Latest ICD-10 Delay Re-shuffles the Deck, Irritates Players
On listservs he monitors, which include "quite a few physicians," he's noticed comments like this: "If we're going to delay a year, and ICD-11 really isn't that far away and it's what the doctors want with SNOMED anyway, is this just one delay until the next delay, and then we jump from ICD-9 to ICD-11?"
"It may make sense to just combine it into one effort. I don't know what the wait [for ICD-11] would be and what the trickle effect of issues are. I don't even know if you can go from ICD-9 to ICD-11, [or] if you have to go from nine to 10 and then 10 to 11.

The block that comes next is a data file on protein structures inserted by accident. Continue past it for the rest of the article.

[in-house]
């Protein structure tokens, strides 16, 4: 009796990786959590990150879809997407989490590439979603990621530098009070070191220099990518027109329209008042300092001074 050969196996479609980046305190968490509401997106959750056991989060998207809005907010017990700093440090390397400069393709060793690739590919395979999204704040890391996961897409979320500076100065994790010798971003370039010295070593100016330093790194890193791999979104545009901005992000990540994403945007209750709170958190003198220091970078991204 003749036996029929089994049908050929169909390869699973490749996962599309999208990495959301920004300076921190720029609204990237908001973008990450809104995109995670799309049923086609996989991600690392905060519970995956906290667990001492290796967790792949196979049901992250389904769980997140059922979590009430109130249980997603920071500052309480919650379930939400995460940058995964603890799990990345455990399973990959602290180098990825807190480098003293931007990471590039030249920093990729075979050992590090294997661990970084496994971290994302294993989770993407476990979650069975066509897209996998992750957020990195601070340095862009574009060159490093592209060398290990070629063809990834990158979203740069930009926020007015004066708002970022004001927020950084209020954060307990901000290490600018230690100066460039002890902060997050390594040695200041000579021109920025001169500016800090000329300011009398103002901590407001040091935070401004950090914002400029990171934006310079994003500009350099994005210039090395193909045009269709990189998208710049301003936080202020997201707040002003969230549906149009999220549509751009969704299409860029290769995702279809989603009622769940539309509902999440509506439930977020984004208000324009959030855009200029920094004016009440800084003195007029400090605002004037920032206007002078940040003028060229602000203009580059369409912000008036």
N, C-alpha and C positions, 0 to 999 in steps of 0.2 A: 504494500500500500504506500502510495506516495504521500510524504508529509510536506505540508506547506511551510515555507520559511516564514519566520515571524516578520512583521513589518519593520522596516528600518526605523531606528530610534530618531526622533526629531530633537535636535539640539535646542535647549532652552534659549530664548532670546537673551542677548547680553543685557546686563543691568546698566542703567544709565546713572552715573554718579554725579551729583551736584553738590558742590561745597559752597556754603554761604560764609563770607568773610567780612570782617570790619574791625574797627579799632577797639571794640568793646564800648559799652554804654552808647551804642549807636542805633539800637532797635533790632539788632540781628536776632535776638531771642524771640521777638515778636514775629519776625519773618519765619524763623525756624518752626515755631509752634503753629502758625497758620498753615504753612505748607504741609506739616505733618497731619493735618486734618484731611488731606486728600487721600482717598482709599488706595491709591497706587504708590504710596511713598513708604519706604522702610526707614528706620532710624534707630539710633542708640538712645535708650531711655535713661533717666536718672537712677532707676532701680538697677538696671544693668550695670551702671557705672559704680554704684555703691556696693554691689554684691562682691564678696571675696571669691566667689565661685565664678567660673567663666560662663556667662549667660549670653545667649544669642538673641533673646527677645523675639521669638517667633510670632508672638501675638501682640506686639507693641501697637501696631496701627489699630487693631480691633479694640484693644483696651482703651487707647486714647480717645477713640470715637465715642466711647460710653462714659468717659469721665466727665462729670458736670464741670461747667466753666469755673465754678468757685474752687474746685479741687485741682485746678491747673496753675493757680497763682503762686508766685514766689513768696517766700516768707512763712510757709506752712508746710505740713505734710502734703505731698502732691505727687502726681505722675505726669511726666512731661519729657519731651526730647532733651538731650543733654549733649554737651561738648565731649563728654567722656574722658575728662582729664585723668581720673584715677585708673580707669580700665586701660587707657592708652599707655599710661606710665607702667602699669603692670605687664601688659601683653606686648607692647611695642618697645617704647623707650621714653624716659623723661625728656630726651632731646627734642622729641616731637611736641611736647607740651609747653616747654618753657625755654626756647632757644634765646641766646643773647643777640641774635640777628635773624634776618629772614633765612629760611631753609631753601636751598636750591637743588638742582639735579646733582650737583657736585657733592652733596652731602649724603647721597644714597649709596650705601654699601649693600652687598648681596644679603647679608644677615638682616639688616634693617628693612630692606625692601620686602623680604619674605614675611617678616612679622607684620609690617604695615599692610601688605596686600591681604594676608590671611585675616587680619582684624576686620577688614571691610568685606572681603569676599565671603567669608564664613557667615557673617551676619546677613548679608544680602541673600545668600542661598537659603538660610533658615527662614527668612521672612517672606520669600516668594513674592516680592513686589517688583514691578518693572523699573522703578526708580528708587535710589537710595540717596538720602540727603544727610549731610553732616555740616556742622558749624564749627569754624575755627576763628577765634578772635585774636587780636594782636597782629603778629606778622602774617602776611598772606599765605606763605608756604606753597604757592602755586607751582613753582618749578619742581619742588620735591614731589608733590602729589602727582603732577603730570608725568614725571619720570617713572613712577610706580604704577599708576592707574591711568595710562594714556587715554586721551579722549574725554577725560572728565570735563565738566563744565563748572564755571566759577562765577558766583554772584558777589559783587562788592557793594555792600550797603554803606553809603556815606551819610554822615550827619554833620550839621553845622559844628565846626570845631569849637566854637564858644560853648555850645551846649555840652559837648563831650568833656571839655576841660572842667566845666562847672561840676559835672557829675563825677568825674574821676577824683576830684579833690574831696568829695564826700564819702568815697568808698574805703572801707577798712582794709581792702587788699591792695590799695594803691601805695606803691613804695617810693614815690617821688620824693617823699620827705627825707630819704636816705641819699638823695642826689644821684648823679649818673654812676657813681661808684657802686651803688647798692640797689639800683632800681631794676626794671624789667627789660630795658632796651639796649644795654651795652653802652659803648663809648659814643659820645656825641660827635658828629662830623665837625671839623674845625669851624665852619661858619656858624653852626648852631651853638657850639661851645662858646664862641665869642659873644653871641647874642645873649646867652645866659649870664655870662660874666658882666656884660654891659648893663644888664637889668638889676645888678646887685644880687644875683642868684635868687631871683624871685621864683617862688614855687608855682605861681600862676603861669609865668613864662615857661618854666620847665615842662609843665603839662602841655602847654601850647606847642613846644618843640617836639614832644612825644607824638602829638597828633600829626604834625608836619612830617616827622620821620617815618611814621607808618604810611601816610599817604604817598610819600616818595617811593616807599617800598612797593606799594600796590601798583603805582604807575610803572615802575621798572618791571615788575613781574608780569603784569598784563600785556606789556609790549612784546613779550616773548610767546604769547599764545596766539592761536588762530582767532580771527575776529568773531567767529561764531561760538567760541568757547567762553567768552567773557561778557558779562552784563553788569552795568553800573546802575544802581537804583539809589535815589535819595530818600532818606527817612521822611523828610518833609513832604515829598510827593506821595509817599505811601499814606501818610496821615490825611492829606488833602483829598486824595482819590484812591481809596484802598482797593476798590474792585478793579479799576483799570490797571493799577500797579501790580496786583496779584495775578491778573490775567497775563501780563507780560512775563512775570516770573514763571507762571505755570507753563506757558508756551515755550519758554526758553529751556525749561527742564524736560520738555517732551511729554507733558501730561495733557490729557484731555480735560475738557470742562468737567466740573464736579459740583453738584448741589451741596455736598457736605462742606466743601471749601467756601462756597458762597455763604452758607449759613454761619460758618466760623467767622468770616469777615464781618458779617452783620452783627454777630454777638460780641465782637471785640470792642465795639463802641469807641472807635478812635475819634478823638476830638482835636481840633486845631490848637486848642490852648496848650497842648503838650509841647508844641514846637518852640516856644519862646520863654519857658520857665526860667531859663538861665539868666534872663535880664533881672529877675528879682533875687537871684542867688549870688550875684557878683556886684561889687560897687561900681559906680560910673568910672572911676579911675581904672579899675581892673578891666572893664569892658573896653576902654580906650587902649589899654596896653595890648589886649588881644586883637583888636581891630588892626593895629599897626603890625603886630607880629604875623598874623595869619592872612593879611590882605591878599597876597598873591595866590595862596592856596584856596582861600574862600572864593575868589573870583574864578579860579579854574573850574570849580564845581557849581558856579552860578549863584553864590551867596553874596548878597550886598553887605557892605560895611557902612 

I told Branzell I had looked into this and it seemed like it was much easier to go to ICD-10 first.
"I think it has to do with the documentation requirements. It's much more intuitive for a physician to code and document into a SNOMED environment."
So while the industry fulminates about the underhanded way the newest ICD-10 delay has made its way into the law books, and the cost of delaying the transition are re-tallied, it would be prudent for us to take a moment to also look around and see just how another 12-month delay re-shuffles the deck in the complex game of healthcare IT and payments.
I'm certain that's what U.S. healthcare's CIOs will be doing for the next few days or weeks.
Scott Mace is senior technology editor at HealthLeaders Media.
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